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Perceived collision with an obstacle in a virtual environment Russell L Woods, Jennifer C Shieh Laurel Bobrow, Avni Vora, James Barabas, Robert B Goldstein.

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Presentation on theme: "Perceived collision with an obstacle in a virtual environment Russell L Woods, Jennifer C Shieh Laurel Bobrow, Avni Vora, James Barabas, Robert B Goldstein."— Presentation transcript:

1 Perceived collision with an obstacle in a virtual environment Russell L Woods, Jennifer C Shieh Laurel Bobrow, Avni Vora, James Barabas, Robert B Goldstein and Eli Peli Schepens Eye Research Institute and Harvard Medical School, Boston, MA ARVO 2003

2 How do you define a collision? In the literature: Center to center No consideration of the physical size of the observer or “safe distance” Evaluated visual information (e.g. , TTC, heading perception) or cognitive issues (e.g. search) Way-finding

3 Collision detection from relative motion of obstacle and other objects Stick figures, sparse environment Simulated fixation task Center to center Angular perspective Cutting, Vishton & Braren (1995)

4 Are potential-collision decisions based on physical size? (i.e. how big you are)

5 The task Walk on a treadmill (self propelled) Rear projected screen (77 cm, 95 degrees wide) “infinite” shopping mall corridor Obstacle appeared at 5m or 15m for 1 second Square pillars with images of people (30cm or 70cm wide) Task: Would you have collided with the obstacle? New path before each obstacle Random angular offsets of paths

6 Closest distance to obstacle

7 Some obstacles crossed the path

8 Obstacle appearance distance

9 The task Walk on a treadmill (self propelled) Rear projected screen (77 cm, 85 degrees wide) “infinite” shopping mall corridor Obstacle appeared at 5m or 15m for 1 second Square pillars with images of people (30cm or 70cm wide) Task: Would you have collided with the obstacle? New path before each obstacle Random angular offsets of paths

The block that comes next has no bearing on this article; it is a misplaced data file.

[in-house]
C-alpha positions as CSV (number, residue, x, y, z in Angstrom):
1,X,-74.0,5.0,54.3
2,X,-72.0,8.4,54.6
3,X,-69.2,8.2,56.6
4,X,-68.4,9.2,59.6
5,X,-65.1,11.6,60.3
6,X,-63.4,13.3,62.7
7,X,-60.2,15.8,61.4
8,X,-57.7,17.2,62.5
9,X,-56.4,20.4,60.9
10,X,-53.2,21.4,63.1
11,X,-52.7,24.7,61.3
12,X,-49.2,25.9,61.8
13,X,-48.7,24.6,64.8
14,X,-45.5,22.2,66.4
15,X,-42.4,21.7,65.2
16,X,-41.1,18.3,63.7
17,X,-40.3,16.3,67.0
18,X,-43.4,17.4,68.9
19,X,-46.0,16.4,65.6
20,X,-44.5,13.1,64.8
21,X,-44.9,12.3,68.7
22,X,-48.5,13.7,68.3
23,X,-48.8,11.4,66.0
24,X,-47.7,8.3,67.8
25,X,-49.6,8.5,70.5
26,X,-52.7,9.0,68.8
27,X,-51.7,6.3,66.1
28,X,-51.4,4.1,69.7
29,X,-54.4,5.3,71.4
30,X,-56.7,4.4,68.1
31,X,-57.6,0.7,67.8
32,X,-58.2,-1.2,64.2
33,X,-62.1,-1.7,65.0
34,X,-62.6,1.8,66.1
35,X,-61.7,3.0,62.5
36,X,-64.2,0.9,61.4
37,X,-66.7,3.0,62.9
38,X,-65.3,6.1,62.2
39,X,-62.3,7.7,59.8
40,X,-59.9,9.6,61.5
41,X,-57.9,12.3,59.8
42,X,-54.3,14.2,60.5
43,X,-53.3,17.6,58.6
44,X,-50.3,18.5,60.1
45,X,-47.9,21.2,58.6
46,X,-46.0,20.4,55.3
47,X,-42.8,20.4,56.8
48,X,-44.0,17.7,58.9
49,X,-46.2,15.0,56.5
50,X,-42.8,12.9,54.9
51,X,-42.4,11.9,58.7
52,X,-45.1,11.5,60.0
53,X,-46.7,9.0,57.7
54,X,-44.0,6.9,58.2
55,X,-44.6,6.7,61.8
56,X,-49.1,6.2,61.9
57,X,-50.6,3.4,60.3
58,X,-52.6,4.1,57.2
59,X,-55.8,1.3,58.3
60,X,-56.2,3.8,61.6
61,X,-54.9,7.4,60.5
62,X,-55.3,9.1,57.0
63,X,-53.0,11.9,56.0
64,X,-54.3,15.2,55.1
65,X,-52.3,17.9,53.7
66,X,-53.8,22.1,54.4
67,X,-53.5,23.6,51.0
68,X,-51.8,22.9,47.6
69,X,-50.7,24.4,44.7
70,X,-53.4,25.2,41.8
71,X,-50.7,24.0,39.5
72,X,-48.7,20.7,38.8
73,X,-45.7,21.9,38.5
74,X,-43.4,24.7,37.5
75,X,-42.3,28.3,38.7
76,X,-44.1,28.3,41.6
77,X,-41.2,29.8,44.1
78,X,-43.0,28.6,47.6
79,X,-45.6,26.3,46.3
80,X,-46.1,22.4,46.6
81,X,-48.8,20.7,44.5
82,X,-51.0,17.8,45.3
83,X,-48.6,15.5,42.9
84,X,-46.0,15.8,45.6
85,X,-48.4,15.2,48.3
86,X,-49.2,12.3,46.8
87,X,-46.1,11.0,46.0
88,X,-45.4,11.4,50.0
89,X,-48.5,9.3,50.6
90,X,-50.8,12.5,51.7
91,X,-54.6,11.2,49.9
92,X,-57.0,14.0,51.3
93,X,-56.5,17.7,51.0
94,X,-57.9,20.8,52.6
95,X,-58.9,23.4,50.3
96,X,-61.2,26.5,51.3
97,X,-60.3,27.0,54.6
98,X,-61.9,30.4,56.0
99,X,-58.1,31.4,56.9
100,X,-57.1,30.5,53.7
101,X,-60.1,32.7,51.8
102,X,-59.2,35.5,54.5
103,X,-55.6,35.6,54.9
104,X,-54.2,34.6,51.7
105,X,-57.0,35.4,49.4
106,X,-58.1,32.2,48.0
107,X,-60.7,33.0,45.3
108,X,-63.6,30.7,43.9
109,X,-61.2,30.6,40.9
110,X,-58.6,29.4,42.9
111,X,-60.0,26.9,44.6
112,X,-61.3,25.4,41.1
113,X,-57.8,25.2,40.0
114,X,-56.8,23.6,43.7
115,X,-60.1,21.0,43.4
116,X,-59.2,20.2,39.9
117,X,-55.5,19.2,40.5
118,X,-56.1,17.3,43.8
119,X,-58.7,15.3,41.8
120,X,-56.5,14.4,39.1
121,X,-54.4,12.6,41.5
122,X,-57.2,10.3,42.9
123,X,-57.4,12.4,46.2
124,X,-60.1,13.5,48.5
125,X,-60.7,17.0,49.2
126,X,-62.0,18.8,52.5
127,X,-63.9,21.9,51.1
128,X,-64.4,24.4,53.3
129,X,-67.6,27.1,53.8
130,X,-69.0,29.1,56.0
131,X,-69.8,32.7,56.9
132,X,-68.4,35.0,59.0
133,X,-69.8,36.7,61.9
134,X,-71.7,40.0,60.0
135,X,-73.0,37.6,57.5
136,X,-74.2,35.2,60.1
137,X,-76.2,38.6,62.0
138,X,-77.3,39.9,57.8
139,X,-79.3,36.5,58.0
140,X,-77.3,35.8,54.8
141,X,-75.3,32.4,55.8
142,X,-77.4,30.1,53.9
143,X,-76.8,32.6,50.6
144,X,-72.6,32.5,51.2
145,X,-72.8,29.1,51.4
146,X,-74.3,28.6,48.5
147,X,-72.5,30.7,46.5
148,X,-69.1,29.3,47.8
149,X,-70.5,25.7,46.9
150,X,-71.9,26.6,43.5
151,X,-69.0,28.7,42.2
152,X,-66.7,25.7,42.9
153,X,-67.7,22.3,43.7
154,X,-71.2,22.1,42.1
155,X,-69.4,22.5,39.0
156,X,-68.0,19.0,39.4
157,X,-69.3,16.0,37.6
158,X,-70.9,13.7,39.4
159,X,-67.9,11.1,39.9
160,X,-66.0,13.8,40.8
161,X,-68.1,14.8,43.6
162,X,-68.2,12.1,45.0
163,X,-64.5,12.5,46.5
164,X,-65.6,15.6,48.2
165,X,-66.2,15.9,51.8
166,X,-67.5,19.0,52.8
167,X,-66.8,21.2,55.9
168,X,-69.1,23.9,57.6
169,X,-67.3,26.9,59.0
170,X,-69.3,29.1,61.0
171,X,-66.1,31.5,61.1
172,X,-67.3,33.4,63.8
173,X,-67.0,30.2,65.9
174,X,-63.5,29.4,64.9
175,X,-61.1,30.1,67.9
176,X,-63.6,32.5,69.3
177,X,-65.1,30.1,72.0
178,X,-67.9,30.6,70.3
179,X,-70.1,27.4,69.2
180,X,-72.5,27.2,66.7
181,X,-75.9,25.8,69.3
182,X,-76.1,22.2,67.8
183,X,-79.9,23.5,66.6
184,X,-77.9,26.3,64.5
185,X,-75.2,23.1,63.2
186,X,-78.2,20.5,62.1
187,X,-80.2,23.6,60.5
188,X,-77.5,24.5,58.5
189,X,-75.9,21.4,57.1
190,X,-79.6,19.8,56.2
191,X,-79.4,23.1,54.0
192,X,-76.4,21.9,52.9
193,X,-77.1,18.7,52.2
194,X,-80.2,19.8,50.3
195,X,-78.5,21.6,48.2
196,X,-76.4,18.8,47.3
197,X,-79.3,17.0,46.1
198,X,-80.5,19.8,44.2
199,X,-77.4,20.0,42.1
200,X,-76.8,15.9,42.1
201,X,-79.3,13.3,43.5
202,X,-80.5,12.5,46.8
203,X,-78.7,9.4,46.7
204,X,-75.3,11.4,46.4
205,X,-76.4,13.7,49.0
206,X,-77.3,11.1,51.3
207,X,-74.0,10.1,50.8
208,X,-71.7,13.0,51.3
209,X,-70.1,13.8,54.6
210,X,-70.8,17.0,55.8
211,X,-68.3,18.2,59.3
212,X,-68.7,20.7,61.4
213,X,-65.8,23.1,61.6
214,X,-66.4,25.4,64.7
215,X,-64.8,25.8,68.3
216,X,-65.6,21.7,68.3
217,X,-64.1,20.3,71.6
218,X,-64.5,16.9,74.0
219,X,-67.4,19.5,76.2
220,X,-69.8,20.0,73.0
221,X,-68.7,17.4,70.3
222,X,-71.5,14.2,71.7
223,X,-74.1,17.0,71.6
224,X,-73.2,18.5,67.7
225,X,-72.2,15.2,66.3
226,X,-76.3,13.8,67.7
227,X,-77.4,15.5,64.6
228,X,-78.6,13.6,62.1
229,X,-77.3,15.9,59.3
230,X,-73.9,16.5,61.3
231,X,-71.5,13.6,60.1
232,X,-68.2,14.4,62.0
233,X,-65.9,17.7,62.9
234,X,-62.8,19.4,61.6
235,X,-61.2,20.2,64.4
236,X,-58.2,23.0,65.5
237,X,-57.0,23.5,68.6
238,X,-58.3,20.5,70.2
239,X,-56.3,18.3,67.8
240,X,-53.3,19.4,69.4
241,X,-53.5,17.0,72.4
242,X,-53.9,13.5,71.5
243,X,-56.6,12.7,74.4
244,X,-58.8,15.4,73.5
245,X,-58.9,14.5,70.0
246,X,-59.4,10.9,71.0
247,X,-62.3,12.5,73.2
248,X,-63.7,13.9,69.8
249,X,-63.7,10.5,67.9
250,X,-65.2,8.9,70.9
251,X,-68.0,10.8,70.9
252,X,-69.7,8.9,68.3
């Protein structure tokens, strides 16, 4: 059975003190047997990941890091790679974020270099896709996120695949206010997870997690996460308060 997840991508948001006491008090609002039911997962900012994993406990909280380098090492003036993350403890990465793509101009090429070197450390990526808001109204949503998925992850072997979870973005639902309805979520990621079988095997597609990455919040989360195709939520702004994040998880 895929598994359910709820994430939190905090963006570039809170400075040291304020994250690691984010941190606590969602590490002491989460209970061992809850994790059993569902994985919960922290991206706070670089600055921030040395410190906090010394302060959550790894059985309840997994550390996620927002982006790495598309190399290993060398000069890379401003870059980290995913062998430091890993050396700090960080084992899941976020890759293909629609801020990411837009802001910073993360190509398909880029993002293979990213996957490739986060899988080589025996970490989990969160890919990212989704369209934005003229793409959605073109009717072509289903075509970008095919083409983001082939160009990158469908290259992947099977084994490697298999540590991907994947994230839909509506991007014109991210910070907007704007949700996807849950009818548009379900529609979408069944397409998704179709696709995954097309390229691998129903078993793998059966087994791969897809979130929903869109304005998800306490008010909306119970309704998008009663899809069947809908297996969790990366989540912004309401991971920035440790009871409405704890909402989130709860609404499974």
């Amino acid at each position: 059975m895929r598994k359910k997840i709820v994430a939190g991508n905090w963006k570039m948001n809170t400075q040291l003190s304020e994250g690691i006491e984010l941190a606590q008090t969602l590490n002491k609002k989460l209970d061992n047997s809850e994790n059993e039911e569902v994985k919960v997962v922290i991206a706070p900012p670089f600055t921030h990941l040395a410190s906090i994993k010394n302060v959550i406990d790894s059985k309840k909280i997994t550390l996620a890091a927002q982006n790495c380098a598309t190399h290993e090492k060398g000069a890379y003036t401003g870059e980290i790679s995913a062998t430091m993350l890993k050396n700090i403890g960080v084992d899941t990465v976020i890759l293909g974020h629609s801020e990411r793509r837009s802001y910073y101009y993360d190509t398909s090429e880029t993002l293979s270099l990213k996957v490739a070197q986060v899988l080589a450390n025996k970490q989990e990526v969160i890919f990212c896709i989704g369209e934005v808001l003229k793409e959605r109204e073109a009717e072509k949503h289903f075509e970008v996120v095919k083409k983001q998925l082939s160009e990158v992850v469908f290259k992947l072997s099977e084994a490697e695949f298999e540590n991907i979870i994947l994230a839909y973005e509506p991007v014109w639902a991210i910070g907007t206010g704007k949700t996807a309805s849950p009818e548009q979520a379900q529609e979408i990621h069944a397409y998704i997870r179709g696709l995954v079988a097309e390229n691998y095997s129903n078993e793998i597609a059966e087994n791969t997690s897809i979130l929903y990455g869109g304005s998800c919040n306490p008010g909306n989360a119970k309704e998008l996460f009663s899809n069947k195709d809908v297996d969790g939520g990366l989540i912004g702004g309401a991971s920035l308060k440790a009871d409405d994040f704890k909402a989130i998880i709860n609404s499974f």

10 small obstacle, 5m, 55cm

11 large obstacle, 15m, 100cm

12 The task Walk on a treadmill (self propelled) Rear projected screen (77 cm, 85 degrees wide) “infinite” shopping mall corridor Obstacle appeared at 5m or 15m for 1 second Square pillars with images of people (30cm or 70cm wide) Task: Would you have collided with the obstacle? New path before each obstacle Random angular offsets of paths

13 “Yes, collision” responses against closest distance to obstacle

14 How “big” do you feel? Distance with optimal decision (highest kappa) How “good” a decision? Decision quality = maximum kappa (height) Kappa coefficient of association

15 Collision envelope varied between subjects and with obstacle distance Z 19 =3.44 p<0.001 No effect of obstacle size 22 subjects

16 Better decisions at smaller obstacle distance Z 19 =4.07 p< subjects

17 Some subjects had great difficulty at 15m

18 Do physical characteristics matter? Preferred walking speed, stride length Width at shoulder and of the arms Age Height, weight, body mass index (BMI)

19 Collision envelope was not predicted by physical characteristics 22 subjects 5m r s = 0.02, p= m r s = 0.01, p=0.99

20 Collision envelope was (usually) larger than measured physical characteristics 22 subjects Collision envelope equals body width 5m r s = -0.26, p= m r s = +0.03, p=0.92

21 Further experiments Repeatability 15m, was task difficulty due to poor determination of heading? Does physical size not matter at all?

22 How repeatable were our results? 5m r s = 0.43, p= m r s = 0.77, p= subjects Compare distributions No significant differences (p>0.69)

23 15m obstacles: was task difficulty due to a problem determining heading?

24 15m obstacles: providing heading information improved task performance z 4 = 1.15, p = 0.25z 4 = 2.37, p = subjects

25 Does physical size not matter at all? Wings

26 Does physical size matter? z 4 = 2.02, p = 0.04z 4 = 1.83, p = 0.07 Yes 5 subjects Actual (half) width of the wings

27 Review of main results Effect of distance –collision envelope slightly larger; and –decision quality reduced at further distance Heading perception seems a limiting factor Physical characteristics not predictive, but Collision envelope can be manipulated

28 We evaluated …. Collision detection Subject’s perception of “size” (collision envelope or safety margin) While…. Free viewing in “rich” virtual environment Actually walking But … Stationary obstacles only Single obstacles only

29 Thank you (for coming to the last presentation at ARVO 2003) Supported by NIH grant EY12890

30

31 The collision envelope We defined the collision envelope as the optimal decision point of the intra-class kappa coefficient This assumes that the cost of a false positive (avoidance when no risk) is the same as a false negative (collision)

32 The weighted kappa coefficient K 0.1 places greater cost on false negative (collision) K 0.1 K 0.5 5m46cm37cm 15m65cm46cm

33 On a treadmill

34 large obstacle, 5m, 25cm

35 large obstacle, 15m, -15cm


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